How would you like to have a complete, cheap computer controlled rotator system for working the current half dozen (soon to be at least 8) active ham radio satellites for a total cost of around $200 including rotator – with excellent satellite tracking software and rig control included for free?
Thanks to friend Robin Moseley, G1MHU, I’ve been able to finally and cheaply implement computer control tracking with my equally cheap TV rotor that I use for working the AMSAT satellites.
On top of that, I even ended up with excellent satellite tracking software, as a bonus, that actually works exactly the way it is supposed to, for no extra charge!
I know there are a lot of newbies and even a lot of oldies that might have an interest in getting on the amateur satellites – but who have been turned off by the high cost of a computer controlled antenna system. This approach might be a game changer for those with limited dollars who still want to work the birds without spending $2,000 or more on the antenna system.
Did I Mention Cheap?
You may notice the above preponderance of the word “cheap.” If you’re like me, you have so many interests that you end up with limited resources by the time you try to buy all of the necessary toys for each interest.
Ham radio has been one of my primary hobbies since I was 11 years old and probably my most enjoyable hobby that I do without my wife. Since my wife has zero interest in ham radio, for some reason, she seems to prefer that we allocate more resources toward those things that she and I do together. Go figure.
Then and Now – My Ham Radio Satellite Setup
Over two dozen years ago I had a full set up for working the ham radio satellites including big circularly polarized beams, mast mounted preamps and a Yaesu G 5400 AZ EL rotor.
Now as I get back into this aspect of the hobby, I am on a tighter, semi-retired budget and didn’t want to spend $1,000 for another computer controlled Yaesu rotor system to move around less than 10 pounds of antenna.
Instead, I’m currently using two small, linear polarized Diamond antennas that have a total cost of $130 ( the A430S10 70 cm 10 element element Yagi and the A144S5 two meter five element Yagi), $120 Channel Master 9521A Antenna TV Rotor (see above photo) and about $20 of PVC as you can see in the photo.
(Yes, I know that this rotor is only for azimuth and not for elevation also. As it turns out, if you attach your antennas with a fixed elevation of about 20°, you can work 70% or more of the satellite passes that come your way.)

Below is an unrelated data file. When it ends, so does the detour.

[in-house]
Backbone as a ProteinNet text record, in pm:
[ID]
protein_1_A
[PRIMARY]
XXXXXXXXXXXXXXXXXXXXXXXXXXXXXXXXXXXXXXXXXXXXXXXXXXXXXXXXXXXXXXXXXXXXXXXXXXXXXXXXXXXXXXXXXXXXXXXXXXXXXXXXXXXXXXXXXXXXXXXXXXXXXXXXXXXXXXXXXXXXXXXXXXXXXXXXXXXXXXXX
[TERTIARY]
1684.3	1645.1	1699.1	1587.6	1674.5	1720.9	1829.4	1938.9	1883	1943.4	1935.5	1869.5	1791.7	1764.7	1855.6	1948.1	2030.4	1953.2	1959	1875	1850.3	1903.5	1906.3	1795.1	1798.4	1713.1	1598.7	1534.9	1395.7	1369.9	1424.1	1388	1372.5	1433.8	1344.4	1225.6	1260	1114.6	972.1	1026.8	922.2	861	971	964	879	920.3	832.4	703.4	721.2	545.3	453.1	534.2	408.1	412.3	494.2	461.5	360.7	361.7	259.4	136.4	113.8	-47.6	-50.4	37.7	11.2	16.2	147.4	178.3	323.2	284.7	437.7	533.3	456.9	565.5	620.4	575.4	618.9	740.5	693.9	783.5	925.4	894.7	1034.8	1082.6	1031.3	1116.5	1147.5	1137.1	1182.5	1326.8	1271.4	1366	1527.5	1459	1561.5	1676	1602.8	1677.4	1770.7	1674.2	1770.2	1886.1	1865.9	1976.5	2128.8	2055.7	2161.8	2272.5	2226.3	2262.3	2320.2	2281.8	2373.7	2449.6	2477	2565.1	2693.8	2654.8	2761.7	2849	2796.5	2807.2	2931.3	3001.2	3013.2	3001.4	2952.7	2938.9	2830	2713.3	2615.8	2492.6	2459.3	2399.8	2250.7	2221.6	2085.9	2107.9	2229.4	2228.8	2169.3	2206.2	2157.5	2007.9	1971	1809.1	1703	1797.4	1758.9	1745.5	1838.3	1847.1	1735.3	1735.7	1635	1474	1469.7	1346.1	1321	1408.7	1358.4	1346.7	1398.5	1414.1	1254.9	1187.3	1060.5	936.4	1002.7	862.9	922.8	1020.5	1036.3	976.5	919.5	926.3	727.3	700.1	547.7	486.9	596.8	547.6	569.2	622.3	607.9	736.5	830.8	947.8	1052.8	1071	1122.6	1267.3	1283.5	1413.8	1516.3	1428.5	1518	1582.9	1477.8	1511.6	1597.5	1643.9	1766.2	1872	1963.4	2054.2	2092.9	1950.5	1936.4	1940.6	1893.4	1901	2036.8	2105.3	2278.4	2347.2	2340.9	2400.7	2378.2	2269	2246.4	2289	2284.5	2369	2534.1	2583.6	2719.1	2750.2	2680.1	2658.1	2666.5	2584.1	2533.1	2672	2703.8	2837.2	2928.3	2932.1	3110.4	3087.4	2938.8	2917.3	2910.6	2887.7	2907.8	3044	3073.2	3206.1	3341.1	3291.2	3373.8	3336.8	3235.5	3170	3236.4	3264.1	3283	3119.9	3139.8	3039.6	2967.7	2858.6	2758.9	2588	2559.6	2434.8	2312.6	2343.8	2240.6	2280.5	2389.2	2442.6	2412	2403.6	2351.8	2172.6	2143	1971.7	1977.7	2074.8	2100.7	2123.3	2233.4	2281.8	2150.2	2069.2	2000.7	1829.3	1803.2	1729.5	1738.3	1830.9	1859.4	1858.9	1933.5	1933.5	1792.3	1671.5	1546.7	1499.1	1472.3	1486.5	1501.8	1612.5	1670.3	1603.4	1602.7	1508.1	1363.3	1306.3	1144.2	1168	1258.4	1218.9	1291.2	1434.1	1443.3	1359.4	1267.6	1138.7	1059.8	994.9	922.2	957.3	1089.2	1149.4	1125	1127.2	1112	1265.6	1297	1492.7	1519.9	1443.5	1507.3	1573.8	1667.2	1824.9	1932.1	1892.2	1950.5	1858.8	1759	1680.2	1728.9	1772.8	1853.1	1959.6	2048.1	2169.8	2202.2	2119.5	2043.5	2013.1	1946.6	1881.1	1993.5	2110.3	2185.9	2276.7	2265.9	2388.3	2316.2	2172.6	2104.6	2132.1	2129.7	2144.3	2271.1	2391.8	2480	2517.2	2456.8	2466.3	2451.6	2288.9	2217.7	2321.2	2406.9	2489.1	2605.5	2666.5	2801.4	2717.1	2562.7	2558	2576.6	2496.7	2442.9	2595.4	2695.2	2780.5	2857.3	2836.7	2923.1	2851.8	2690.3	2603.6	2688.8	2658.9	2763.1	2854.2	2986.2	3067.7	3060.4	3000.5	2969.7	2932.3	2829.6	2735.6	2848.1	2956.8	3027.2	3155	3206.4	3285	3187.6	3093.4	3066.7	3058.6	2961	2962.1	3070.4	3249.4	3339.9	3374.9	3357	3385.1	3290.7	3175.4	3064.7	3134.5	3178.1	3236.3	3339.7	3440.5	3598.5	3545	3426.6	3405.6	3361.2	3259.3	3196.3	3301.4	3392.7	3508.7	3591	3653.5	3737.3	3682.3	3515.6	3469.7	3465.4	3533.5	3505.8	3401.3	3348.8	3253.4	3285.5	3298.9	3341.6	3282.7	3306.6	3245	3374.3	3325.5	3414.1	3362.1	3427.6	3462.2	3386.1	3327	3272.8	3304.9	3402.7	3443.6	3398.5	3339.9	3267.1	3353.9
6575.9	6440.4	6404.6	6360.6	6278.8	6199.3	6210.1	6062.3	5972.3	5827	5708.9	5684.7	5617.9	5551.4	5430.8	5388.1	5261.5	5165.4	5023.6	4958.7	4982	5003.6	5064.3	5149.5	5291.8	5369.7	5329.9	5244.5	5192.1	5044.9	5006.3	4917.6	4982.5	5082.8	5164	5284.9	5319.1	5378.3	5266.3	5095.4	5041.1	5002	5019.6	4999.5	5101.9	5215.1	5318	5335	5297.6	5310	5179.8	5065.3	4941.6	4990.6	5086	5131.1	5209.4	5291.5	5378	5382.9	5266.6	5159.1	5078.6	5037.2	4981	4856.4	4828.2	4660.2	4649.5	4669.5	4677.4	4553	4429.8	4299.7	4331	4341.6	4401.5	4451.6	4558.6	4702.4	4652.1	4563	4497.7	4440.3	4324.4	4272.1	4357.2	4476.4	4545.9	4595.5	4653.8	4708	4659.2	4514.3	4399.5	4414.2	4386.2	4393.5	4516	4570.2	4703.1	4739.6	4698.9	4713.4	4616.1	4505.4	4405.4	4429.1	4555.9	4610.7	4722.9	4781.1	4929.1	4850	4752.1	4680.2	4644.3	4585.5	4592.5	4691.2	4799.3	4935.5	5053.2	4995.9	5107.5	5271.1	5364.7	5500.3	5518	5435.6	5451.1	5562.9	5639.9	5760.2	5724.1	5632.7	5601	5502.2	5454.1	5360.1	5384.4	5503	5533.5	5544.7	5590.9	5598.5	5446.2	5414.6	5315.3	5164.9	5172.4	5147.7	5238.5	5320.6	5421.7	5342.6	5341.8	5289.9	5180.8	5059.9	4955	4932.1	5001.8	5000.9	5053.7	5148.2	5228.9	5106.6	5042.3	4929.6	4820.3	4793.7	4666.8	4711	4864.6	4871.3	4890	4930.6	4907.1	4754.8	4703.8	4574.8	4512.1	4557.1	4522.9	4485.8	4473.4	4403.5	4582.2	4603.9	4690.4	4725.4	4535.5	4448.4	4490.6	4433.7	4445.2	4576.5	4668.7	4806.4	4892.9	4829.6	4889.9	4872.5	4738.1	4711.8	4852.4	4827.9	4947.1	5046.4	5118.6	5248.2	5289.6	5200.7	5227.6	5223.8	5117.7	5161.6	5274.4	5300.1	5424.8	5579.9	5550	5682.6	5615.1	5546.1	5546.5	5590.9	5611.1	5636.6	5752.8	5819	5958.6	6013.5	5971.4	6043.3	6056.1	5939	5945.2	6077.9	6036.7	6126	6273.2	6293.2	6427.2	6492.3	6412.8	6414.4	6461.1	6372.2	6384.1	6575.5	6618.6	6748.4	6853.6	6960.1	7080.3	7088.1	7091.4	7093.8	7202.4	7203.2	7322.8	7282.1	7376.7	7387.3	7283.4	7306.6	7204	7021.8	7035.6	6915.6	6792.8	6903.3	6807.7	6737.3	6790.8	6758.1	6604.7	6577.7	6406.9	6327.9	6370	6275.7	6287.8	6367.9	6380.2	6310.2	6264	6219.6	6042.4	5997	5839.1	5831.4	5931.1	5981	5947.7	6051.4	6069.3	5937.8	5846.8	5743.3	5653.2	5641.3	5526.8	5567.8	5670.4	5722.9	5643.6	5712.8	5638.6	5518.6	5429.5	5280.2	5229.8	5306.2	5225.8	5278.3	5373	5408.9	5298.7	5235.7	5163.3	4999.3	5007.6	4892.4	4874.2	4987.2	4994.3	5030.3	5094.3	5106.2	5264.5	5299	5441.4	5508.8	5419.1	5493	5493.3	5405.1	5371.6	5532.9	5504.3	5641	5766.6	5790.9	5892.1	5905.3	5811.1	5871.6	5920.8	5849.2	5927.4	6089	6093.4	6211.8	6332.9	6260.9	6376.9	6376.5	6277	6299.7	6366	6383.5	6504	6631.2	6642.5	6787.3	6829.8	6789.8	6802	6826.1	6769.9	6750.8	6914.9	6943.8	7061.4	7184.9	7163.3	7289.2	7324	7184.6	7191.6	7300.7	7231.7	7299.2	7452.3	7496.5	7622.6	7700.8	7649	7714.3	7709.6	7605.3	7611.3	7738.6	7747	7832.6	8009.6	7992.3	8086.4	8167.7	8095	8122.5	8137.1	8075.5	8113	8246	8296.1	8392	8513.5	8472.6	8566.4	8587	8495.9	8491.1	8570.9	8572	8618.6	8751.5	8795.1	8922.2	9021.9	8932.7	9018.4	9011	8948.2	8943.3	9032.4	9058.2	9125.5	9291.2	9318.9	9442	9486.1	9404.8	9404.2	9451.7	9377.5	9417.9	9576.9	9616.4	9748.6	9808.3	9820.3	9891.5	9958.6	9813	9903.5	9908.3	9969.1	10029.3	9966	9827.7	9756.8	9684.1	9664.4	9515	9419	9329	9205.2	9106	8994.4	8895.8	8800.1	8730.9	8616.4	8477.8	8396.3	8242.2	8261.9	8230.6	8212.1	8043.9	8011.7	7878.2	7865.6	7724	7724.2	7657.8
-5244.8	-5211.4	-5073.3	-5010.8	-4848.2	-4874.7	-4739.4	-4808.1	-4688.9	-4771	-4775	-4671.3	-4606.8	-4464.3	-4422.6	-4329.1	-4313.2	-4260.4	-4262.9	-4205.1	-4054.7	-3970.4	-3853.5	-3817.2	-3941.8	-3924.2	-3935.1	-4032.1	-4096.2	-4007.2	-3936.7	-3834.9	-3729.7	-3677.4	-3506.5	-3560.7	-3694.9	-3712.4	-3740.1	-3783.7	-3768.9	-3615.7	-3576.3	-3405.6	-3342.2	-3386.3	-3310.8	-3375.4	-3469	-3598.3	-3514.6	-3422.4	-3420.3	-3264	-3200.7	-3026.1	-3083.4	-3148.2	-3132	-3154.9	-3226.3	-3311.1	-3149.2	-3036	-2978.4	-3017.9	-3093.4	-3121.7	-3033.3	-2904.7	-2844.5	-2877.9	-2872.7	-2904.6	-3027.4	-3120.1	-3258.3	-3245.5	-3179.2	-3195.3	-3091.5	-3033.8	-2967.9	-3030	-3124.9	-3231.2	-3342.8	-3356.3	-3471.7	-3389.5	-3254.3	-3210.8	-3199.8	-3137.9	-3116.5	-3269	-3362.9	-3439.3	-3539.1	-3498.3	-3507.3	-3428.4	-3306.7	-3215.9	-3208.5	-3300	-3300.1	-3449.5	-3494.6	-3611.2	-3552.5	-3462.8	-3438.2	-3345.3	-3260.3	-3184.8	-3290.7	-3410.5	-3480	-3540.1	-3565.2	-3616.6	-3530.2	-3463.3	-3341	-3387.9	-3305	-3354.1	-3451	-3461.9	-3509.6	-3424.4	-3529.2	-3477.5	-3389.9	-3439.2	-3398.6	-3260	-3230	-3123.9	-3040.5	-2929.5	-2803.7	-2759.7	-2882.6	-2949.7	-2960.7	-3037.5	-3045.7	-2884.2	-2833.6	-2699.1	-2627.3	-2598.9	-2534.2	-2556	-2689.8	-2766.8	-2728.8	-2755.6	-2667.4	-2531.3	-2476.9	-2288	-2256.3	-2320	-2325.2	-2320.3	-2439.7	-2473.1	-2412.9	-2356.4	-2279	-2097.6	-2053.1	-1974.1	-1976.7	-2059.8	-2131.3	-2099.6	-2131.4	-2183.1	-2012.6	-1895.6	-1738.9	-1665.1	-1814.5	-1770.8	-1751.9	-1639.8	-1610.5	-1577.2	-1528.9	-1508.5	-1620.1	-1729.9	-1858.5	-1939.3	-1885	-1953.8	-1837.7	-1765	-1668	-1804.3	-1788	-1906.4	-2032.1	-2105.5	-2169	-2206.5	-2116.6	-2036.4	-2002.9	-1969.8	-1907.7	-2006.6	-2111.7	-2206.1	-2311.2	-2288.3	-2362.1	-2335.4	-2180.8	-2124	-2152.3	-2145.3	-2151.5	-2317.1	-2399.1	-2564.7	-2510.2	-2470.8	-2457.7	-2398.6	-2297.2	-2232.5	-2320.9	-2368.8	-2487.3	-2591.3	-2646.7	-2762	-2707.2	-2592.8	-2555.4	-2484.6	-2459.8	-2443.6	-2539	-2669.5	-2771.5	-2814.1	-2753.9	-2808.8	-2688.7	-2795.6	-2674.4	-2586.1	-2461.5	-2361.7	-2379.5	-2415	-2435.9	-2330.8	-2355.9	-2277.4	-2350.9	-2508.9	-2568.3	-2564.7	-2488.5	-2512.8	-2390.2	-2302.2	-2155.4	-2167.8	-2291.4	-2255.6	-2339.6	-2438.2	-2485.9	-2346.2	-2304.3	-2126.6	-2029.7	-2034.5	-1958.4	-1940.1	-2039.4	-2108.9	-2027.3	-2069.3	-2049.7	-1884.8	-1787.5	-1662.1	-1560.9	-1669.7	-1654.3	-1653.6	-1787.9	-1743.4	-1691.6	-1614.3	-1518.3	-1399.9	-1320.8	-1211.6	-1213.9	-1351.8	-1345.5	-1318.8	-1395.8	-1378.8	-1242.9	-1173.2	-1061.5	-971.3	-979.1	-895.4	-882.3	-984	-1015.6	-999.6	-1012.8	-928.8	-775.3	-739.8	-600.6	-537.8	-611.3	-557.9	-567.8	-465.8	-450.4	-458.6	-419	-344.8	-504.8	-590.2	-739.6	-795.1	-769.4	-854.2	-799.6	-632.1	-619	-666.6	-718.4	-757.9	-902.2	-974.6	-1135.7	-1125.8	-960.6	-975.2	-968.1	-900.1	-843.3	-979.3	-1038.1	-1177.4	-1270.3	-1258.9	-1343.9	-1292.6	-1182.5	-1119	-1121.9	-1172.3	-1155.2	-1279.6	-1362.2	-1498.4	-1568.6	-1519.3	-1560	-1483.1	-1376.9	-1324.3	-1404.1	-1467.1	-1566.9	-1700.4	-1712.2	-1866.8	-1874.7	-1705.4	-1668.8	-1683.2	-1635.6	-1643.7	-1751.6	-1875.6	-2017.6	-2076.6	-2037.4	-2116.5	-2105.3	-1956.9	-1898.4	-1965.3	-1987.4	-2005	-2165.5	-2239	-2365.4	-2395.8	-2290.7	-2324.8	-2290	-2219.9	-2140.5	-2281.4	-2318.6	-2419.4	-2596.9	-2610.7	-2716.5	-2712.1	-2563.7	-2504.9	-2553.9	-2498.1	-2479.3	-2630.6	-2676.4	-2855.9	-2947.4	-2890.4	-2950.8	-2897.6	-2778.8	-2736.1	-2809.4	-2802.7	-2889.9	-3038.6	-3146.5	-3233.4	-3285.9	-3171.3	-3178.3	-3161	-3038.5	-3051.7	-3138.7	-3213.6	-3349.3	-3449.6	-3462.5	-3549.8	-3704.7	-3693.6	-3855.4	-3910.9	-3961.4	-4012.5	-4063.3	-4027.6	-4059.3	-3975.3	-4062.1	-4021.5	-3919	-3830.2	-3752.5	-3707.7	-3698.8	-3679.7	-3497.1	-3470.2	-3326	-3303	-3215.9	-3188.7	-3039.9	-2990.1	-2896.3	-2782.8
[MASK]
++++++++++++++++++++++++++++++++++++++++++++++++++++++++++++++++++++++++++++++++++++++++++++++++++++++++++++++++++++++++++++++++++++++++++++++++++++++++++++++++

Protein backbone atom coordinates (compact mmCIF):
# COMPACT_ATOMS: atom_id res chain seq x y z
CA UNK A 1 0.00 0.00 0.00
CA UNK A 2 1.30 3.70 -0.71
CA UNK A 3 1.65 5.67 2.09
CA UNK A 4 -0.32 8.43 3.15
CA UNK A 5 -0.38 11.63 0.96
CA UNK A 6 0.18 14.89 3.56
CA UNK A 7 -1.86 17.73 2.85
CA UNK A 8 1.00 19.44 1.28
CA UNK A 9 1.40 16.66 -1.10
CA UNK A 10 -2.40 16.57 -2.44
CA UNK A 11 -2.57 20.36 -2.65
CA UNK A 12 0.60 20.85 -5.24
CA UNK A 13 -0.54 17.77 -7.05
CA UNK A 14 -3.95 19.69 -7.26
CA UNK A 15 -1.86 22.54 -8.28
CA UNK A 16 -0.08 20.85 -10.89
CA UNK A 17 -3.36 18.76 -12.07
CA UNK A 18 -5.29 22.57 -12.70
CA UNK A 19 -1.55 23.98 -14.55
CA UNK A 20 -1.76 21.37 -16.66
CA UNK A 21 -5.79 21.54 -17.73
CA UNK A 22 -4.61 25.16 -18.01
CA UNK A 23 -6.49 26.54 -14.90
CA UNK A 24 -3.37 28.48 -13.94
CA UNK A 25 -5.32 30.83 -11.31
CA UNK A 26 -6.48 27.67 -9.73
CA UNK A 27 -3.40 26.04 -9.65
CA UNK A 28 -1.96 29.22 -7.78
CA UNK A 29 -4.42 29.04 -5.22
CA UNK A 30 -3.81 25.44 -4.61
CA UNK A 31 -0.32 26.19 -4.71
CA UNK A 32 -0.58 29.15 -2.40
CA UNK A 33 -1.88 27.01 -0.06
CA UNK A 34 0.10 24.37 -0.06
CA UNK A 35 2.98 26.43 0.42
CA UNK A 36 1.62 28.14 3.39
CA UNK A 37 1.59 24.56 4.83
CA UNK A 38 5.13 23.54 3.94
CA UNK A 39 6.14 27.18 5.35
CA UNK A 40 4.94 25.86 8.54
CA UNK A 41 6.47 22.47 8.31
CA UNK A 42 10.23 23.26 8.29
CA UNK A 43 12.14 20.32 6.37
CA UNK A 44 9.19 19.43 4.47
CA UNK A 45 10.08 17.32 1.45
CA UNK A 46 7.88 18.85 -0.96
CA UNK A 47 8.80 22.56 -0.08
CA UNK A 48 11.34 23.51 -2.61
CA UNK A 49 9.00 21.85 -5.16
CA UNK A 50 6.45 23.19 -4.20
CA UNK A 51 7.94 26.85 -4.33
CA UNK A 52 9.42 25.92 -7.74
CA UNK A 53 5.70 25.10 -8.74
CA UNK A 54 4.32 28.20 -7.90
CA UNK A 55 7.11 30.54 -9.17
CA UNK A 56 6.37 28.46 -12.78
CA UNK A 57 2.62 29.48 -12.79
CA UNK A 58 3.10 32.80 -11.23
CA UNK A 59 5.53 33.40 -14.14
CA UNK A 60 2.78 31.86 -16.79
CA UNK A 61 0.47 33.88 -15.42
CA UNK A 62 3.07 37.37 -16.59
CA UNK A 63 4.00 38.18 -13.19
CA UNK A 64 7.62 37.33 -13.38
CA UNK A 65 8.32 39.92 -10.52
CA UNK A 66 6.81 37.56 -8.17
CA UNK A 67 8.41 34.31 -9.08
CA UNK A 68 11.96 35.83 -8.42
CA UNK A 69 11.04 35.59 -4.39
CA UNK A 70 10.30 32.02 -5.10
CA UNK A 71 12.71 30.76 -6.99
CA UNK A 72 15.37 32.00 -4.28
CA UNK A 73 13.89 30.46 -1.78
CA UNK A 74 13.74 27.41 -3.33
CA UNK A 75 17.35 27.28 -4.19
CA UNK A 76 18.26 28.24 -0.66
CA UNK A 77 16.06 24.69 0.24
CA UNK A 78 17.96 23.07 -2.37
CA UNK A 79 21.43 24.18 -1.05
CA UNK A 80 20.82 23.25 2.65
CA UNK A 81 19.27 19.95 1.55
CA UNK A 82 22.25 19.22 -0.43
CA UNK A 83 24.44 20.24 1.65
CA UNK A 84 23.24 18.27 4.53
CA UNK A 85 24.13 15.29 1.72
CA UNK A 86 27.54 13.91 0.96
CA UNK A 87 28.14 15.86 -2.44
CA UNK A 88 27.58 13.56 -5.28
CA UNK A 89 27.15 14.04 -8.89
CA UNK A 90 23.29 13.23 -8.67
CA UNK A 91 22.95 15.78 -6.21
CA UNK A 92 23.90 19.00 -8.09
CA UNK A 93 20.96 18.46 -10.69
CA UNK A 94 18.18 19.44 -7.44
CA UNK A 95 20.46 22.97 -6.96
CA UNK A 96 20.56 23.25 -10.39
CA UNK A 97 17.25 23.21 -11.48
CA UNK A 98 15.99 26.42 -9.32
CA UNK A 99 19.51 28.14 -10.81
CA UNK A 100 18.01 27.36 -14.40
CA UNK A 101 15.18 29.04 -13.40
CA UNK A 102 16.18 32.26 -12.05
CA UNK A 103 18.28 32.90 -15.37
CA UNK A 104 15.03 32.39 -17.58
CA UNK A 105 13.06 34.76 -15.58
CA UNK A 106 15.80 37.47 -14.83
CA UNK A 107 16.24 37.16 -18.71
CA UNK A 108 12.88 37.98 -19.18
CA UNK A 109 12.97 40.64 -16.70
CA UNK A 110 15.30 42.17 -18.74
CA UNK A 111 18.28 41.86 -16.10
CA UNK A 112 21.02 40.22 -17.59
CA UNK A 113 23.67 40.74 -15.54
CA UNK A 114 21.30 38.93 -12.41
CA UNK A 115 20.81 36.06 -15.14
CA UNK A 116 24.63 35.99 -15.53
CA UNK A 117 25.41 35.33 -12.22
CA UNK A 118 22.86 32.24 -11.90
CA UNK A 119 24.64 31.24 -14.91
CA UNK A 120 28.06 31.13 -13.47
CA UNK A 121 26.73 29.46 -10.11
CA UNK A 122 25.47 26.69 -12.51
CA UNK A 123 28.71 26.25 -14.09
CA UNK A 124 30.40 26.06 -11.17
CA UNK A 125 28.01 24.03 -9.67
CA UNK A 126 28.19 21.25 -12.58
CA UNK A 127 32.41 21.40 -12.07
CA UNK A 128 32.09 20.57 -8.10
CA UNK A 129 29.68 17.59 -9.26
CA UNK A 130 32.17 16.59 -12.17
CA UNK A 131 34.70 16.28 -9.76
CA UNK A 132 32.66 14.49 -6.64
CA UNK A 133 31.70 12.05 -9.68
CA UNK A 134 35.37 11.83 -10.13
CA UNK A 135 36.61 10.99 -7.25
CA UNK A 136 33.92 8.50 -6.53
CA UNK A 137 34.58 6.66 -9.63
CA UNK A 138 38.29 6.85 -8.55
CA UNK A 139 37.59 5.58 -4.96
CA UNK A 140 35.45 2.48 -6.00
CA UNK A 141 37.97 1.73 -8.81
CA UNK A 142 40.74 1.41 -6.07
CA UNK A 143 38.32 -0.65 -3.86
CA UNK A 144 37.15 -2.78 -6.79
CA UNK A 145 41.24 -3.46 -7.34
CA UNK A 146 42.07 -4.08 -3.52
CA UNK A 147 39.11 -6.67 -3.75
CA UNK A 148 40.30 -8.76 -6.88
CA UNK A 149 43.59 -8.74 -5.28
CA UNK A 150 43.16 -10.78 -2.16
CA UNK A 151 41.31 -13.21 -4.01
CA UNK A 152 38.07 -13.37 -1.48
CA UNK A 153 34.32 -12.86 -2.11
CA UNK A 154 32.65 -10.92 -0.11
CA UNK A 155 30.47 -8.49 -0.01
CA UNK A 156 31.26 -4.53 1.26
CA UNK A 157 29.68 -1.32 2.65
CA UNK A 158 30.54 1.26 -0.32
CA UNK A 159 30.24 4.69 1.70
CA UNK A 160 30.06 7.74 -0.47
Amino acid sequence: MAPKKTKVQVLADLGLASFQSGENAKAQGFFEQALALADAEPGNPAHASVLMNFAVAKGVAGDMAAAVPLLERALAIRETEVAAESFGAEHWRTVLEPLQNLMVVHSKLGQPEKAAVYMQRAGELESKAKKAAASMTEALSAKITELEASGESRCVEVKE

Note: This whole approach will work with just about any infrared controlled rotator. It does not have to be the Channel Master 9521A Antenna TV Rotor.
Note this also works well for non-satellite computer controlled rotor applications like TV rotators for HF spider antennas, other small antennas like VHF/UHF beams, etc.
The nice thing about this particular rotor is that it is infrared controlled. Infrared is nice but the question is how to computer control this rotor?
Cheap Computer Control of My Cheap TV Antenna Rotor – PstRotator and the USB-UIRT
Friend Robin recommended that I check out a program called PstRotator. I chatted with the developer, Codrut YO3DMU, in Romania and he said all I needed was his software and the magic hardware that made all this work: the Jon Rhees USB-UIRT USB Universal Infrared Receiver and Transmitter that cost me about $65 delivered.
One nice thing about the USB – UIRT is that it allows for an external IR emitter. As it turns out, I happen to have one of these left over from an old Windows Media Center remote that worked fine for this application after I attached it with a little rubber cement to the Channel Master 9521A Antenna TV Rotor control.
The great thing is that the USB – UIRT is totally plug-and-play once you download the drivers from the USB – UIRT website. There is no programming or software involved with the gizmo.
Add to this the €20 (about $21) for Codrut’s PstRotator software and the combination of this hardware and this software was as close to plug-and-play as I’ve seen in a while.
On top of this, as it turns out, PstRotator also includes its own Satellite Tracking Module for no extra charge!